“Culture eats strategy for breakfast,” said Peter Drucker, apparently.
“Wow, so let’s just forget about strategy,” said no one, ever.
In truth, far from being more important than strategy, culture is probably the biggest enabler for strategy. How are you ever going to get anything done – how are you going to win – if your team is spending their time gossiping or positioning themselves in a game of political one-upmanship?
Sadly, unless it’s explicitly addressed and invested in, a company’s culture happens by a process of osmosis. The behaviour patterns of senior management filter down slowly, and become ‘the way things work around here’.
If you haven’t defined and codified the behaviours you feel lead to success and entrenched them in actionable values, and you don’t use these values to continually assess your people, you can’t really claim to be ‘building’ a culture. Because that’s what a culture is: the norms and patterns of behaviour and interaction between people. Culture, to use the grad-school term, is a doing word.
Stories of toxic cultures in startup environments are rife; successful companies like Uber and Valve, for example, have found themselves in the news for all the wrong reasons. Which begs the question: what, exactly, went wrong? How can the much-vaunted darlings of the tech scene mess this up so spectacularly?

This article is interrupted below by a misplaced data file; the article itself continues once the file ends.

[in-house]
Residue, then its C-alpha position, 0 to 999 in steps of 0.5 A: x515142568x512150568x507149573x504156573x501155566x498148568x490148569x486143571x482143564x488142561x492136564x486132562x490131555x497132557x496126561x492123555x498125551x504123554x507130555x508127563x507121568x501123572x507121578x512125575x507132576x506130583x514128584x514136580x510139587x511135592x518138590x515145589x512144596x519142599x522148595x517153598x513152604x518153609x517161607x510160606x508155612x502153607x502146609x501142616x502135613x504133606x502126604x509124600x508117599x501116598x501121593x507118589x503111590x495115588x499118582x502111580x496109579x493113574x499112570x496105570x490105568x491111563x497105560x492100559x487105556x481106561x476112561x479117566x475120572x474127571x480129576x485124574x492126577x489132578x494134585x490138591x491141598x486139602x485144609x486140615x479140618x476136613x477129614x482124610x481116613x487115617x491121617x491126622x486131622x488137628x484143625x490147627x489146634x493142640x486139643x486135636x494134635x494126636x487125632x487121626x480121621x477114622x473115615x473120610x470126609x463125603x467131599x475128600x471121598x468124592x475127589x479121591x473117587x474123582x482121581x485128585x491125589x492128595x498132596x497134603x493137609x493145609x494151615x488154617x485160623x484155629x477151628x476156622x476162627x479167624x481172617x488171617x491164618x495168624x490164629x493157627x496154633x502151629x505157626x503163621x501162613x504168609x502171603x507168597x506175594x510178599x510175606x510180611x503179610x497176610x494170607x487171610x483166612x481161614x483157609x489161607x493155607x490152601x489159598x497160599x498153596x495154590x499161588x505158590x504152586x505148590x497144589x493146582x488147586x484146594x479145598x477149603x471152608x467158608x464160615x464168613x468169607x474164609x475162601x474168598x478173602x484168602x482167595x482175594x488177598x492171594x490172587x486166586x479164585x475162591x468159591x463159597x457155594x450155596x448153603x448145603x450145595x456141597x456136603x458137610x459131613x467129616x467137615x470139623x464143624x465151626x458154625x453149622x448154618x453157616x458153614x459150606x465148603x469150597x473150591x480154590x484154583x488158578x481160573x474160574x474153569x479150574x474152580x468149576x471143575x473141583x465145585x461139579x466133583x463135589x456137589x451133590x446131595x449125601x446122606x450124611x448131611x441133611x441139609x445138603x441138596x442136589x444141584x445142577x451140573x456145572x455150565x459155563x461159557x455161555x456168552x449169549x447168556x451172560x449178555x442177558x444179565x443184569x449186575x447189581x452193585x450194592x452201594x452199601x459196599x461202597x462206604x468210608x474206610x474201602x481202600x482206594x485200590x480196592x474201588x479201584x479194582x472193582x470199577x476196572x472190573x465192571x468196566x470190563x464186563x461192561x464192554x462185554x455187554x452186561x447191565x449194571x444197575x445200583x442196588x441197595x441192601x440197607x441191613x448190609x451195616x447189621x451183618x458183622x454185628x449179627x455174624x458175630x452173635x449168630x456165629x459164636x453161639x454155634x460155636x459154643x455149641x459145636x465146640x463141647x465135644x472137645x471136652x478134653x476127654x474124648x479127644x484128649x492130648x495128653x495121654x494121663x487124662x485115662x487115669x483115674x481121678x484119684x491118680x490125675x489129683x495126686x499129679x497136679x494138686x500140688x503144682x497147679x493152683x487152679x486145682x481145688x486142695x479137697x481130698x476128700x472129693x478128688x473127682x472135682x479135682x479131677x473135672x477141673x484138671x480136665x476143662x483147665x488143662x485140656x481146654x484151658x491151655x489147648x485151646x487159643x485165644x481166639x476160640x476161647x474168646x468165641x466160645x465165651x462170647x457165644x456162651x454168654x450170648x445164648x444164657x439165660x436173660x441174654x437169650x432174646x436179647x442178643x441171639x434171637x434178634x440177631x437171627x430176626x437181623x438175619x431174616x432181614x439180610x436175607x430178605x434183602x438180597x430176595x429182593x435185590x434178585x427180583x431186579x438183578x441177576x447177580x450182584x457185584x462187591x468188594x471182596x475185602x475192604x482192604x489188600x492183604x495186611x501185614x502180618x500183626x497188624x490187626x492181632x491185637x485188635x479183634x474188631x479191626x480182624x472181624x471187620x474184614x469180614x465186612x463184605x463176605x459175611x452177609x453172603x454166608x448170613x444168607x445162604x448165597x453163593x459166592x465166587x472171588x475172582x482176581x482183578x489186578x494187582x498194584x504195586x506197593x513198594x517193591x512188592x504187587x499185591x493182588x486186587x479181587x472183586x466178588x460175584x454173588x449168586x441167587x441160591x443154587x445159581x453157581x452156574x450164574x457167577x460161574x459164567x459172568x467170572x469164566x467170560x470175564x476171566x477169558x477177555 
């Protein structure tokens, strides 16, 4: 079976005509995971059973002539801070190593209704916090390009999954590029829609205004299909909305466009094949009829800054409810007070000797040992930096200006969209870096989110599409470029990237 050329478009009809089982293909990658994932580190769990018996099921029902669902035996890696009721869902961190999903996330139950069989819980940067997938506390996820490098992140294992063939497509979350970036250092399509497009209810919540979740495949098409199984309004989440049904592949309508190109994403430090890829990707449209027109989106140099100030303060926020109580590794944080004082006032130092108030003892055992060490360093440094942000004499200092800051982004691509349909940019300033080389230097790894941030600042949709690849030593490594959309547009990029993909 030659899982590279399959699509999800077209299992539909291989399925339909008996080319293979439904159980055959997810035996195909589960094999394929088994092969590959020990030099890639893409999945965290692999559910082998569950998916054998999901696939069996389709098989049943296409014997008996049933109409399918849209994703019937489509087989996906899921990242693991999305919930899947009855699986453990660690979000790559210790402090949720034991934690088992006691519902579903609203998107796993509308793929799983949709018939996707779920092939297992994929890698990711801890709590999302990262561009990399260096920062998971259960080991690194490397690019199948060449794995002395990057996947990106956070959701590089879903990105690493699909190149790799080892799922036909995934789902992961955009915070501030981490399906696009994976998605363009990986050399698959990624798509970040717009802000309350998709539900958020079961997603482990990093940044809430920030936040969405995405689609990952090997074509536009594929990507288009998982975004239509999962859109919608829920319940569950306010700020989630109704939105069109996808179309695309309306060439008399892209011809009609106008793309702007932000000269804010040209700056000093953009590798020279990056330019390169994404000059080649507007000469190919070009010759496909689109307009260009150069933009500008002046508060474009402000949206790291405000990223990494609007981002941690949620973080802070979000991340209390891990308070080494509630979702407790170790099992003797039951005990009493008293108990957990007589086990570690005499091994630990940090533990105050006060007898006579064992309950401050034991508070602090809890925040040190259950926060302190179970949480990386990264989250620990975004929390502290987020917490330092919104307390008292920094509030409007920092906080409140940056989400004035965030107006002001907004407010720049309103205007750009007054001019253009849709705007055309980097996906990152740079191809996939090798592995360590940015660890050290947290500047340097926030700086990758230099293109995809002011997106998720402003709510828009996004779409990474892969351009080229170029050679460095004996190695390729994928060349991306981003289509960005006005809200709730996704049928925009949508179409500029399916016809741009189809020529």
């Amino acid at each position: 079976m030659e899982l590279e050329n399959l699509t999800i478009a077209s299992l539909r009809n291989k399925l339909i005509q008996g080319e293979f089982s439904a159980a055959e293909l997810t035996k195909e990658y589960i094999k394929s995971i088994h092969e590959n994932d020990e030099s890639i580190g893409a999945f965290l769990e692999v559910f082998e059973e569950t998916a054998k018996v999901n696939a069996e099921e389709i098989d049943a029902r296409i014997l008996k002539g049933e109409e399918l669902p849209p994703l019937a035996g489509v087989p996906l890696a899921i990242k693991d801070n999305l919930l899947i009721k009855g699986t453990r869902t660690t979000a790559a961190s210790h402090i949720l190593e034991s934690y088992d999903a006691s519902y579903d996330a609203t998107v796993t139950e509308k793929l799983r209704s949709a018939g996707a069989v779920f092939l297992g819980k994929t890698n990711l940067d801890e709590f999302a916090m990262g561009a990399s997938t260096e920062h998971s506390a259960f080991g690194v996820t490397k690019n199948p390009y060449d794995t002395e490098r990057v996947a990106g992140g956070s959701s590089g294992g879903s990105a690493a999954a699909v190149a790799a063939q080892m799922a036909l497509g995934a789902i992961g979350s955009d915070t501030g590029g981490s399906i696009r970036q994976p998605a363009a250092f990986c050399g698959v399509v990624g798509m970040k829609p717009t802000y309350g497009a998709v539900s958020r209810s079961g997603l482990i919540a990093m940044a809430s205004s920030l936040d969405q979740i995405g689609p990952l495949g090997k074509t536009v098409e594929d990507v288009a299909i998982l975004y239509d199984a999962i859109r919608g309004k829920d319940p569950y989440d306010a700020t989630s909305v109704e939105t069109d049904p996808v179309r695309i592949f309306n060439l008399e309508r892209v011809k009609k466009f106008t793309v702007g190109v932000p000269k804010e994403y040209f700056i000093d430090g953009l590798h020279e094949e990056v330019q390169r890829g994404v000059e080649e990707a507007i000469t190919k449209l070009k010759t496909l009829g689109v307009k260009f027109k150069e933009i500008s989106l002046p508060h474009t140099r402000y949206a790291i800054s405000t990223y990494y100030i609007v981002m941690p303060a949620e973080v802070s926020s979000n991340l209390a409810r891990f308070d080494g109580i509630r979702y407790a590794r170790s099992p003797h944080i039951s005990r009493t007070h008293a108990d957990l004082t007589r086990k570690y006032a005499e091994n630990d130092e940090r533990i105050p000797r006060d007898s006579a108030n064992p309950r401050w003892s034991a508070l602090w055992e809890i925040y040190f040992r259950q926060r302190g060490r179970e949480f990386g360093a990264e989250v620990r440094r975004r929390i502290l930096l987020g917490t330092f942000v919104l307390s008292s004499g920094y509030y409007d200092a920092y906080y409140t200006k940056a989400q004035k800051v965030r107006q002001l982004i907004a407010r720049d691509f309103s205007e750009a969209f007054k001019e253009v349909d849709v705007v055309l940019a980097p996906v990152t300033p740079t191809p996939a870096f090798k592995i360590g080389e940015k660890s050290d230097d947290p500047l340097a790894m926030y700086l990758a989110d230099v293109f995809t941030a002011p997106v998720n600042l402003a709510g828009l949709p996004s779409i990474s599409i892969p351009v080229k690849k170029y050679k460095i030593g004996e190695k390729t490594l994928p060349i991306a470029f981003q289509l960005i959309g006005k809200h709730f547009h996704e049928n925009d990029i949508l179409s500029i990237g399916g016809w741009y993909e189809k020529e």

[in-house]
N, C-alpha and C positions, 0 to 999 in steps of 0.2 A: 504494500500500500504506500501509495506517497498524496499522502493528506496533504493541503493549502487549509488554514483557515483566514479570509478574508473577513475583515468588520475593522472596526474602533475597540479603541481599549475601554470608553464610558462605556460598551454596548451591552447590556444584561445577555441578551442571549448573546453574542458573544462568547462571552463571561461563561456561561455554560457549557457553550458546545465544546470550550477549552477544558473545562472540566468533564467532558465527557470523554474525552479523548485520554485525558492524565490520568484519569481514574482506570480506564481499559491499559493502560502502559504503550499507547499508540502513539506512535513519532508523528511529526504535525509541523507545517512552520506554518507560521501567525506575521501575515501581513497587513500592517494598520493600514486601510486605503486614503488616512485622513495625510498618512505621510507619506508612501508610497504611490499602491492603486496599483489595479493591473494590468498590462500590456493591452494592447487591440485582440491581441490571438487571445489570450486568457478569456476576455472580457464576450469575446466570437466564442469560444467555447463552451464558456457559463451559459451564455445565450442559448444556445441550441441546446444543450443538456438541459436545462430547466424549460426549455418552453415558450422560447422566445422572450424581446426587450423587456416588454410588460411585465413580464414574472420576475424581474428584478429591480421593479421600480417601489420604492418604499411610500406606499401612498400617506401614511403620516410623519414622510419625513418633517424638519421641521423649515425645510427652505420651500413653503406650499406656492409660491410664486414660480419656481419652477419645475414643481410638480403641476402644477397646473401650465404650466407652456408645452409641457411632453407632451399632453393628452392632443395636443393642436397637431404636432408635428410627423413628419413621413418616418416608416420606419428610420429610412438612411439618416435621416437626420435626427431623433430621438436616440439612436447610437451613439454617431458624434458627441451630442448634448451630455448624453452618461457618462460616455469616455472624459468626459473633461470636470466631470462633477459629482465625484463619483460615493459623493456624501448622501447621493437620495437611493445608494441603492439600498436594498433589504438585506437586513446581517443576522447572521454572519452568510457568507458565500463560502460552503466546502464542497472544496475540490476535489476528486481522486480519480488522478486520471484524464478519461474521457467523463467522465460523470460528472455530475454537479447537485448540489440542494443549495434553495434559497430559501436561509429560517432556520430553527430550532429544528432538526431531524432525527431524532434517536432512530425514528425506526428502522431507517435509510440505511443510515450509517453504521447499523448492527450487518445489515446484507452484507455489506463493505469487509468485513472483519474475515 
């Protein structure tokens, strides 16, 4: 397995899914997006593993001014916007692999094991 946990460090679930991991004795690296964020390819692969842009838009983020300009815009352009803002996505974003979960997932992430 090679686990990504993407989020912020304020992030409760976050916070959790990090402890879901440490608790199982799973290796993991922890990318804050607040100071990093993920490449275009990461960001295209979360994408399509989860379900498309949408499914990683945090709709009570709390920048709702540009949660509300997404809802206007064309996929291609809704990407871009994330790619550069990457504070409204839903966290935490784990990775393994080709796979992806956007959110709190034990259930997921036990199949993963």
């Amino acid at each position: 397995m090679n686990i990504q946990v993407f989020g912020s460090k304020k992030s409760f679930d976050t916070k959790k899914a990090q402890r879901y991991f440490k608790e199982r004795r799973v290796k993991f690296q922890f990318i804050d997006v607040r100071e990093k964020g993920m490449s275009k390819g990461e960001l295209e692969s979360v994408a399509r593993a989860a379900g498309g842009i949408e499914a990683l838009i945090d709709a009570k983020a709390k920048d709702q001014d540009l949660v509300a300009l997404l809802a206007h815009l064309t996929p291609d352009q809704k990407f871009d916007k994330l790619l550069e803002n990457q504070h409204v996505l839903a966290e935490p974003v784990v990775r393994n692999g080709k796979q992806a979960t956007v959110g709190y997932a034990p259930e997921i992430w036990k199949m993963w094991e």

At Nona, we care deeply about our culture. We want people to be heard, happy and productive. We also didn’t do culture good for a long time. It took a lot of intentionality, investment, and consultation to get the right values visible and lived in the business. We know this is an area a lot of startup founders and entrepreneurs simply don’t have time to focus on. So we spent some time collating our biggest learnings over the last decade, and then we put those learnings into a beautiful (and free) eBook, so that founders everywhere can learn from our mistakes.
In brief, the book covers the things we feel you, as a startup founder, absolutely need to avoid. In point form, these are:
- Not setting values carefully
- Not living your values
- Not setting the right meeting rhythms
- Not having the hard conversations early
- Not prioritising knowledge transfer
We also give you some things to chew on in every chapter: questions to ask yourself so that you stay honest about keeping your people happy. Overall, we’re quite proud of what’s in there, and we feel like everyone can get something out of it. If you’d like to read the book, just click here.
Nona helps funded founders accelerate their software projects. If you’d like to soundboard your tech or your team, book a consultation with Ed O’Reilly.